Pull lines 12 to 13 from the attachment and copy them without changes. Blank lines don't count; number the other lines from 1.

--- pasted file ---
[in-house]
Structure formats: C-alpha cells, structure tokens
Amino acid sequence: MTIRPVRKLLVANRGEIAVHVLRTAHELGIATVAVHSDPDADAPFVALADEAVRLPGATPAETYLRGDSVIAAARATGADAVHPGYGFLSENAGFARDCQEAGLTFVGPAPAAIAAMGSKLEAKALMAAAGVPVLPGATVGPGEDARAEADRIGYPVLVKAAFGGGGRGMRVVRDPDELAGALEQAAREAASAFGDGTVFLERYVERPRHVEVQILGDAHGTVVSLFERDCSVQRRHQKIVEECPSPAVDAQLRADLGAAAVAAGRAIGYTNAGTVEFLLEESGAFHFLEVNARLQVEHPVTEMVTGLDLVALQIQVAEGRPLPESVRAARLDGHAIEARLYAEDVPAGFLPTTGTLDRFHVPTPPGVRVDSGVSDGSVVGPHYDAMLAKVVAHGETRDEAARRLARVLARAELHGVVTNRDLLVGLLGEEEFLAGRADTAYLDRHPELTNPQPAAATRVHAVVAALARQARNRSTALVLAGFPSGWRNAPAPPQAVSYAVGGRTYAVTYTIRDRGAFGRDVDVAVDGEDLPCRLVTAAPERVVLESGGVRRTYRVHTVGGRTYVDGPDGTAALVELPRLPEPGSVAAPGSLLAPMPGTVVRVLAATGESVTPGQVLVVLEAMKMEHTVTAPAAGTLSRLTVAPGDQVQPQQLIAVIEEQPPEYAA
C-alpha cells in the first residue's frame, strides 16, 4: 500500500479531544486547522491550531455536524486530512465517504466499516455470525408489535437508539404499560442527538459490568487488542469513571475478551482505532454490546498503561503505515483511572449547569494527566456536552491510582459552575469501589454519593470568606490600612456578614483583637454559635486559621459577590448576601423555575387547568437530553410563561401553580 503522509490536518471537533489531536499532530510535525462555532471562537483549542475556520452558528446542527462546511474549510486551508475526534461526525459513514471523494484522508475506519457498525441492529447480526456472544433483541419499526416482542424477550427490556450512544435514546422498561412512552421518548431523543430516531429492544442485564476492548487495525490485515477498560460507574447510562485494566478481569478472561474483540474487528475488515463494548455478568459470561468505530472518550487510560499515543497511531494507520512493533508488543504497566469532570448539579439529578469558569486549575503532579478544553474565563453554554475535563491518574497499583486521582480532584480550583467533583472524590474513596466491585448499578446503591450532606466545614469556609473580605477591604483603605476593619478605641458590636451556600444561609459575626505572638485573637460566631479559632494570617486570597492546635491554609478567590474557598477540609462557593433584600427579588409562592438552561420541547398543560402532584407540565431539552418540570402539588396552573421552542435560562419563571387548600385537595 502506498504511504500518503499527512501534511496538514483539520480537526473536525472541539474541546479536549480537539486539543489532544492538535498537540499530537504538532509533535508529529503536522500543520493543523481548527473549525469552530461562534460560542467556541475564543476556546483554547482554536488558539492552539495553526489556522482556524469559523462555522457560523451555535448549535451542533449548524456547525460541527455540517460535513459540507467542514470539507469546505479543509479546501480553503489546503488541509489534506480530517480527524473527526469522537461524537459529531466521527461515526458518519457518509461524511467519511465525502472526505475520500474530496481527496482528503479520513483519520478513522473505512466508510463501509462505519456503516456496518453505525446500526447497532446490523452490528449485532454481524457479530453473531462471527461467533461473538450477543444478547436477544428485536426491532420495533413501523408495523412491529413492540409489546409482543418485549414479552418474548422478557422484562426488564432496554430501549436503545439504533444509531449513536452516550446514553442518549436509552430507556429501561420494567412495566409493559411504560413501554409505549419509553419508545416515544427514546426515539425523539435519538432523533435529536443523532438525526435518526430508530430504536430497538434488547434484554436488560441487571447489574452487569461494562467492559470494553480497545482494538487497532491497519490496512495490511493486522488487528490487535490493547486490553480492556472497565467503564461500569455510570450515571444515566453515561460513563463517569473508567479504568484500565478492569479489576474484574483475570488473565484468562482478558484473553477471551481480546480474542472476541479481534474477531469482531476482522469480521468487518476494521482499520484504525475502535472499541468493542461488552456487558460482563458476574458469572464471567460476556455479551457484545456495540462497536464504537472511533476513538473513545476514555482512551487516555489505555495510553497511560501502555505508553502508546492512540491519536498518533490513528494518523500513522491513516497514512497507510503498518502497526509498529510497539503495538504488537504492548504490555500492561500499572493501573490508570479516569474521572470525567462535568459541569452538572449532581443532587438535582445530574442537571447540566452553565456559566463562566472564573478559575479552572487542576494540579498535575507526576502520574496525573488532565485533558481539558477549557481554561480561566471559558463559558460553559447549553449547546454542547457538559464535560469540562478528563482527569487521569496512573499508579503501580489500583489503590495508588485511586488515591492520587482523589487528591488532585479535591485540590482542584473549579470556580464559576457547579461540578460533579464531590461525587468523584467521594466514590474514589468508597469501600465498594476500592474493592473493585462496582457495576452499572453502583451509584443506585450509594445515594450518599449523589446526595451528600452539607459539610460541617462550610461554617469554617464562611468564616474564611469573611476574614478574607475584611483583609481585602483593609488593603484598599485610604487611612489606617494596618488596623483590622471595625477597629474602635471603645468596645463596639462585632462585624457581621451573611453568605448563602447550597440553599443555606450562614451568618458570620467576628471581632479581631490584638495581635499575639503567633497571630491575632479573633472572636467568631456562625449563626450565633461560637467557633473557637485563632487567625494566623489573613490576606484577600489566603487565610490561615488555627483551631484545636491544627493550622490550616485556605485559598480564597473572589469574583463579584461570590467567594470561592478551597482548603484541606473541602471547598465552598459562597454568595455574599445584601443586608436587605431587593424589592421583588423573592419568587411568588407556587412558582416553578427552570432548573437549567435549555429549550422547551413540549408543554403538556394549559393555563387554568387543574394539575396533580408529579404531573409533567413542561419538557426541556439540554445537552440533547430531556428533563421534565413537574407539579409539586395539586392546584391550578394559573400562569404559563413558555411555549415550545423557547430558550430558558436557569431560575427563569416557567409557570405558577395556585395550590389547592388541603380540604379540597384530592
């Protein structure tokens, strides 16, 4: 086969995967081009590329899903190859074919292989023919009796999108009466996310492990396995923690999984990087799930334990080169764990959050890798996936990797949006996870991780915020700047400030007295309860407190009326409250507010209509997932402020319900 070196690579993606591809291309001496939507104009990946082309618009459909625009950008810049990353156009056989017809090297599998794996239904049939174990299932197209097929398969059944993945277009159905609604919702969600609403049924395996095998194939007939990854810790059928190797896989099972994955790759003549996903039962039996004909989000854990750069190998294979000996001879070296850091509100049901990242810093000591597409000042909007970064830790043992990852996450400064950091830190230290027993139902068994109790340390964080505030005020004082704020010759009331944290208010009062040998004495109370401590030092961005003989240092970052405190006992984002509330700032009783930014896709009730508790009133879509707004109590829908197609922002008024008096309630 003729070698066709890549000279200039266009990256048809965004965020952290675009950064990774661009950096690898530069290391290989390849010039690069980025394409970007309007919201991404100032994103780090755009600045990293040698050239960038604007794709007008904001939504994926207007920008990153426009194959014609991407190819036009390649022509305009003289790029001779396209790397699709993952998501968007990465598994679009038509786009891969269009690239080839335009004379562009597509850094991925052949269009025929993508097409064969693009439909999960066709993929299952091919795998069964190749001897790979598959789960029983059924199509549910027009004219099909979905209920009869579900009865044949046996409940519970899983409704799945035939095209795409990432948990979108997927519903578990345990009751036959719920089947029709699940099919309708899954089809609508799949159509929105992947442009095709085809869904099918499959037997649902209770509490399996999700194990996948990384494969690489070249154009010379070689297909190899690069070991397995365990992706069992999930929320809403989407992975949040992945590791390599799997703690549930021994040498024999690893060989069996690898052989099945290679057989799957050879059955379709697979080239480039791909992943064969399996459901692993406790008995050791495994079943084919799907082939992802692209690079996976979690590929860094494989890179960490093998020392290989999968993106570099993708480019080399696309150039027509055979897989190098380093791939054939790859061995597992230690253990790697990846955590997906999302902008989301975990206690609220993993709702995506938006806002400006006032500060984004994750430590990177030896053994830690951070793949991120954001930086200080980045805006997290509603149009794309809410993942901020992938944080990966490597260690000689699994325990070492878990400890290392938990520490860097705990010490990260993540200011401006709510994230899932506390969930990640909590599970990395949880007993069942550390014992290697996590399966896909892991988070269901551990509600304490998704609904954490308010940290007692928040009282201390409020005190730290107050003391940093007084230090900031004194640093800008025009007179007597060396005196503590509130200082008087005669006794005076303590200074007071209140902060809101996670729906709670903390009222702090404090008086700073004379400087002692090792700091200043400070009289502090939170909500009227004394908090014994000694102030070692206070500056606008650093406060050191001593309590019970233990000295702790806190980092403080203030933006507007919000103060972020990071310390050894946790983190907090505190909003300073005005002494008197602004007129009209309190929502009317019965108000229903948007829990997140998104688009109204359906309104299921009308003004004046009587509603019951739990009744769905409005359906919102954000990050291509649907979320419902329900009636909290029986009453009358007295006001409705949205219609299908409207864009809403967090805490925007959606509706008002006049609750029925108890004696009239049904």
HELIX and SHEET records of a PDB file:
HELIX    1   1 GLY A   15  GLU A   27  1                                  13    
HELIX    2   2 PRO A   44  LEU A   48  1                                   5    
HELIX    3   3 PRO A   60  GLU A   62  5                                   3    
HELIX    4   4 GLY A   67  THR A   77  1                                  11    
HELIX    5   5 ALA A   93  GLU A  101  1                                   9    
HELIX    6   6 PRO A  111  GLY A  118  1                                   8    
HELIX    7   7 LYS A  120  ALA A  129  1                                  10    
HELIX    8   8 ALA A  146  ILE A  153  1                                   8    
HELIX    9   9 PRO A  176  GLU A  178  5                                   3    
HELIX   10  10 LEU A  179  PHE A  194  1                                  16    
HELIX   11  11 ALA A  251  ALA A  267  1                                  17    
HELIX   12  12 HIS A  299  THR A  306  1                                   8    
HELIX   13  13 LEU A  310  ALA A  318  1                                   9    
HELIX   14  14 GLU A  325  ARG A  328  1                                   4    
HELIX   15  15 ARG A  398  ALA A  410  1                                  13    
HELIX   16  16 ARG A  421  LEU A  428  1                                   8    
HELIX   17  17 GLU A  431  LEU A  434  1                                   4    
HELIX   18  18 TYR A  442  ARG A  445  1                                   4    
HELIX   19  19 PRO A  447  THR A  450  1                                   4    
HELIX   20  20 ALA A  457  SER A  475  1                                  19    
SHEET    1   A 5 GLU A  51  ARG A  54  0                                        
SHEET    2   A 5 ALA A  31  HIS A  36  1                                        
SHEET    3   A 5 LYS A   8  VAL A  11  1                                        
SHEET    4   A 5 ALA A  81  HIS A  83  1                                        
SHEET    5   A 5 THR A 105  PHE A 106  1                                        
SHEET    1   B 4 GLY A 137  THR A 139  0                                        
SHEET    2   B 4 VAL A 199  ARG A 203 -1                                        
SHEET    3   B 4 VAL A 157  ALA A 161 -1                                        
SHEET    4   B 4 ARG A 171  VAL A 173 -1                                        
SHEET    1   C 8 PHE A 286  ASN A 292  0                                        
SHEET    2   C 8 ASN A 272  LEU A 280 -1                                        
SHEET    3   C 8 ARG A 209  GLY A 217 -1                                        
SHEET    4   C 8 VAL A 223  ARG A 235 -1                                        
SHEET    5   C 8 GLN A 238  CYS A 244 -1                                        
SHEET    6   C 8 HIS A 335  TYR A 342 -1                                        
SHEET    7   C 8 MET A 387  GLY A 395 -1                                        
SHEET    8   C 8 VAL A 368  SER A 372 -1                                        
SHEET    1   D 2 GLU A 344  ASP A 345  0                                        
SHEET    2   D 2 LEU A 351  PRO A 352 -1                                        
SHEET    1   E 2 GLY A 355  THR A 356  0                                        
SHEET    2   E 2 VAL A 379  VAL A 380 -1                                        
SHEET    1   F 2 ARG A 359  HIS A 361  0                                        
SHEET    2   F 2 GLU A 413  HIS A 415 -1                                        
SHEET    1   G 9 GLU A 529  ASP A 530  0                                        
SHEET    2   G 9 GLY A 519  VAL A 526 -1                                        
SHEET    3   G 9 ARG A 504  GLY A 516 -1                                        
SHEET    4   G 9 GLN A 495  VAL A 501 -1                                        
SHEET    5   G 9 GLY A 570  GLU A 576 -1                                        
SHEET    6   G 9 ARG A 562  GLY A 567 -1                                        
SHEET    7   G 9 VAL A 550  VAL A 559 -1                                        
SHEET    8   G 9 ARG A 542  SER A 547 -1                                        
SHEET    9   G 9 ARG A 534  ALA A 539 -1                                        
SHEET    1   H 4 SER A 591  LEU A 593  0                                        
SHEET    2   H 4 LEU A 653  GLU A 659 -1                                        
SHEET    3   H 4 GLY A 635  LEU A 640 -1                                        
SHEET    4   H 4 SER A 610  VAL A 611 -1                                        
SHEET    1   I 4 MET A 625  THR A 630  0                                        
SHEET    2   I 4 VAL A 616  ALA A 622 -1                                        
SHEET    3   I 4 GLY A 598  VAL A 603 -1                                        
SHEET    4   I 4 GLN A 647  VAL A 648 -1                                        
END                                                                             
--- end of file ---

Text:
HELIX    6   6 PRO A  111  GLY A  118  1                                   8    
HELIX    7   7 LYS A  120  ALA A  129  1                                  10    